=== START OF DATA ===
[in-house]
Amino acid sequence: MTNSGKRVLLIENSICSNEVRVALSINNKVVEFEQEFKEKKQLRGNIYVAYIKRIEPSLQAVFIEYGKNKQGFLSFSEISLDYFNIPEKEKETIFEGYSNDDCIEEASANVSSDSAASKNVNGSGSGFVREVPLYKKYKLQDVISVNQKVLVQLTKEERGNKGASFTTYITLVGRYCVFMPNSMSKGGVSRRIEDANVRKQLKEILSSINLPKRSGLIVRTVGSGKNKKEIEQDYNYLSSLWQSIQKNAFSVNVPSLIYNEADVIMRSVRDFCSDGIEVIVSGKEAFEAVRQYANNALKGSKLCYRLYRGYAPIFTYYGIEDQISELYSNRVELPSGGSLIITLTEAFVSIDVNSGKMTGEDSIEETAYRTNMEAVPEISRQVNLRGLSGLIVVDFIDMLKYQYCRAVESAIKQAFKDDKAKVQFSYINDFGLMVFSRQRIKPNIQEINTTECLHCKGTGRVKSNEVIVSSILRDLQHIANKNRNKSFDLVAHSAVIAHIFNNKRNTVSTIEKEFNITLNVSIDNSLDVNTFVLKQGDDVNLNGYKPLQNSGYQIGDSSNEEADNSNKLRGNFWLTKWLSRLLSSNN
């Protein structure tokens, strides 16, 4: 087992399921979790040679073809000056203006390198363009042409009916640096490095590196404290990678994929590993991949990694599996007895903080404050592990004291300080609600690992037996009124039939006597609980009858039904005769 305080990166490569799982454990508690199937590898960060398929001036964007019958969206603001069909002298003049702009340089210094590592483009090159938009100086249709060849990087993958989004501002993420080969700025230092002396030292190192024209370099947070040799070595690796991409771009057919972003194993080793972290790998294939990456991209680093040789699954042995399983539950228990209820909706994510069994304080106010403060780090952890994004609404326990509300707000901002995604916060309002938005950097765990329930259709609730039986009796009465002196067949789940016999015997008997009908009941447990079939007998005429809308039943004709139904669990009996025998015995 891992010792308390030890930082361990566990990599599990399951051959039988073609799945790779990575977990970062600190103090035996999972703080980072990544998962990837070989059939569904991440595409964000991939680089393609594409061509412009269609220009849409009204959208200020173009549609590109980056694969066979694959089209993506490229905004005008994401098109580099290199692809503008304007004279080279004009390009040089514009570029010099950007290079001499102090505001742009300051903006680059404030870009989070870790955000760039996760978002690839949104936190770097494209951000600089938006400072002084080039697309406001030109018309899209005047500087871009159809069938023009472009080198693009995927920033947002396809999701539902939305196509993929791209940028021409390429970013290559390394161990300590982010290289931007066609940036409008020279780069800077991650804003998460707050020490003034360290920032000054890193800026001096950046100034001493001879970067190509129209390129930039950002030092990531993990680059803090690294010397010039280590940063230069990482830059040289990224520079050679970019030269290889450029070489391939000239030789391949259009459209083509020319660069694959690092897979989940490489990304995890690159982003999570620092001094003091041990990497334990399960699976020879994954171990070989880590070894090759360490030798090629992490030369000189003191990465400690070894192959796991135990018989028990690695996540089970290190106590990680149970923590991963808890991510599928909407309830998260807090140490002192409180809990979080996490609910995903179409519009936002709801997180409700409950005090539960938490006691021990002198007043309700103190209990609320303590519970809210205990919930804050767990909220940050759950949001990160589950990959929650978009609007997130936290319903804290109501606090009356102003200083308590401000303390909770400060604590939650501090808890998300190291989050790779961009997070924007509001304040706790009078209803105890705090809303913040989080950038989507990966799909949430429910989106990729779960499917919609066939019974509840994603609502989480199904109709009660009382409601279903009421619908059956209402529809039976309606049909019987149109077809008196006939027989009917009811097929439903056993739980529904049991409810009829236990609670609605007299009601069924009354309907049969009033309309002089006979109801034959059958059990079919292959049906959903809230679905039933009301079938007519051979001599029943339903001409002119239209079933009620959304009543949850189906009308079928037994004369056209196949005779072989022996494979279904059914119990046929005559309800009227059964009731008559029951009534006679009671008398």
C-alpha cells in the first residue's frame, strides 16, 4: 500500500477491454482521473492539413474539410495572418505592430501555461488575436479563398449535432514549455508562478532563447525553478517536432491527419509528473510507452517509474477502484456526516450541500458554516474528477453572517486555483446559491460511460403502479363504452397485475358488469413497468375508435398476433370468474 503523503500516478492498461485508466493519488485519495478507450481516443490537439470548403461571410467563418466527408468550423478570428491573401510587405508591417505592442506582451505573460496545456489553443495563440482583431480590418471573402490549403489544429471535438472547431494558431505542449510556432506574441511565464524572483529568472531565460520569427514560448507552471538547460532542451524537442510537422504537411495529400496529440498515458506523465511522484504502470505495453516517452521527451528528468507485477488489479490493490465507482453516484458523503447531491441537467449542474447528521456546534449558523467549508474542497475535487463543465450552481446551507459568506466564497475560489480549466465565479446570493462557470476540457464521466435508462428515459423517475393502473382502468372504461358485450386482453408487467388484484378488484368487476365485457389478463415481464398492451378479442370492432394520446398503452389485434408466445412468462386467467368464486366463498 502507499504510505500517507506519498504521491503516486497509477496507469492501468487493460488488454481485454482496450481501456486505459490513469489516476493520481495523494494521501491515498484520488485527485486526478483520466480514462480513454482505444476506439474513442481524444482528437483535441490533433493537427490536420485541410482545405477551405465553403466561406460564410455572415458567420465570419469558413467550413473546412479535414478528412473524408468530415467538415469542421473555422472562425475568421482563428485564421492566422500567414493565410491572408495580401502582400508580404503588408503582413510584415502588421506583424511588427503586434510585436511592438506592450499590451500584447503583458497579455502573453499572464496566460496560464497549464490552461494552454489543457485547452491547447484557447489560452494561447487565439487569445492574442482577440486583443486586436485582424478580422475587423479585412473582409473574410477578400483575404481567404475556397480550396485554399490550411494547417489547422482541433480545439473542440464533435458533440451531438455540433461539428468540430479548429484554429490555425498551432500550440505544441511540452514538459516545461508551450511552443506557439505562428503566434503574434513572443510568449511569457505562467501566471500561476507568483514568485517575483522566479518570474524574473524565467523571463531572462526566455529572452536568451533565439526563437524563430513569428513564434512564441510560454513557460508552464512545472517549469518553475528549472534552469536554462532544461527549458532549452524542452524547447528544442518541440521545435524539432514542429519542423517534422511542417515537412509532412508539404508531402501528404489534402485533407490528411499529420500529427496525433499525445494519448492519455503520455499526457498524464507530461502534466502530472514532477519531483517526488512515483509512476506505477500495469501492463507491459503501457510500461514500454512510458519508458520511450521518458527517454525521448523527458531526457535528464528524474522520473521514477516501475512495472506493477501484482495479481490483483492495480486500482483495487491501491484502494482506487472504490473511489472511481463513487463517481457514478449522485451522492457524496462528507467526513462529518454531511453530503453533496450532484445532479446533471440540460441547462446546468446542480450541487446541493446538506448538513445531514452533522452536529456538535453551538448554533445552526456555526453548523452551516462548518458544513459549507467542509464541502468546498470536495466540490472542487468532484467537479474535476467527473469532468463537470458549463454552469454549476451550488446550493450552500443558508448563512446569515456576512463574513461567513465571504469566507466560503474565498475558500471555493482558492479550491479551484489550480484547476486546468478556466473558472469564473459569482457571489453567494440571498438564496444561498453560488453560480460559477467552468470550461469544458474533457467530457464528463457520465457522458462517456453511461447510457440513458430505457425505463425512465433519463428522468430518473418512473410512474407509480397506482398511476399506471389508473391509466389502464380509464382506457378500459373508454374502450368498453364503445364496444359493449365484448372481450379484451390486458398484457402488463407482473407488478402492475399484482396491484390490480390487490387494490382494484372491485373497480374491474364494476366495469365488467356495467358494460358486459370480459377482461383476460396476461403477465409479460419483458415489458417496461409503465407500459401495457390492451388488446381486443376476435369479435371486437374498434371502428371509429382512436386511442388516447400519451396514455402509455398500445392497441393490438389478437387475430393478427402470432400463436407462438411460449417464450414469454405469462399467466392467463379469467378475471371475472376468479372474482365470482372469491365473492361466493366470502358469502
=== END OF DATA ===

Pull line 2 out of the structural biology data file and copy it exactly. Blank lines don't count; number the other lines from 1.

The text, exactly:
Amino acid sequence: MTNSGKRVLLIENSICSNEVRVALSINNKVVEFEQEFKEKKQLRGNIYVAYIKRIEPSLQAVFIEYGKNKQGFLSFSEISLDYFNIPEKEKETIFEGYSNDDCIEEASANVSSDSAASKNVNGSGSGFVREVPLYKKYKLQDVISVNQKVLVQLTKEERGNKGASFTTYITLVGRYCVFMPNSMSKGGVSRRIEDANVRKQLKEILSSINLPKRSGLIVRTVGSGKNKKEIEQDYNYLSSLWQSIQKNAFSVNVPSLIYNEADVIMRSVRDFCSDGIEVIVSGKEAFEAVRQYANNALKGSKLCYRLYRGYAPIFTYYGIEDQISELYSNRVELPSGGSLIITLTEAFVSIDVNSGKMTGEDSIEETAYRTNMEAVPEISRQVNLRGLSGLIVVDFIDMLKYQYCRAVESAIKQAFKDDKAKVQFSYINDFGLMVFSRQRIKPNIQEINTTECLHCKGTGRVKSNEVIVSSILRDLQHIANKNRNKSFDLVAHSAVIAHIFNNKRNTVSTIEKEFNITLNVSIDNSLDVNTFVLKQGDDVNLNGYKPLQNSGYQIGDSSNEEADNSNKLRGNFWLTKWLSRLLSSNN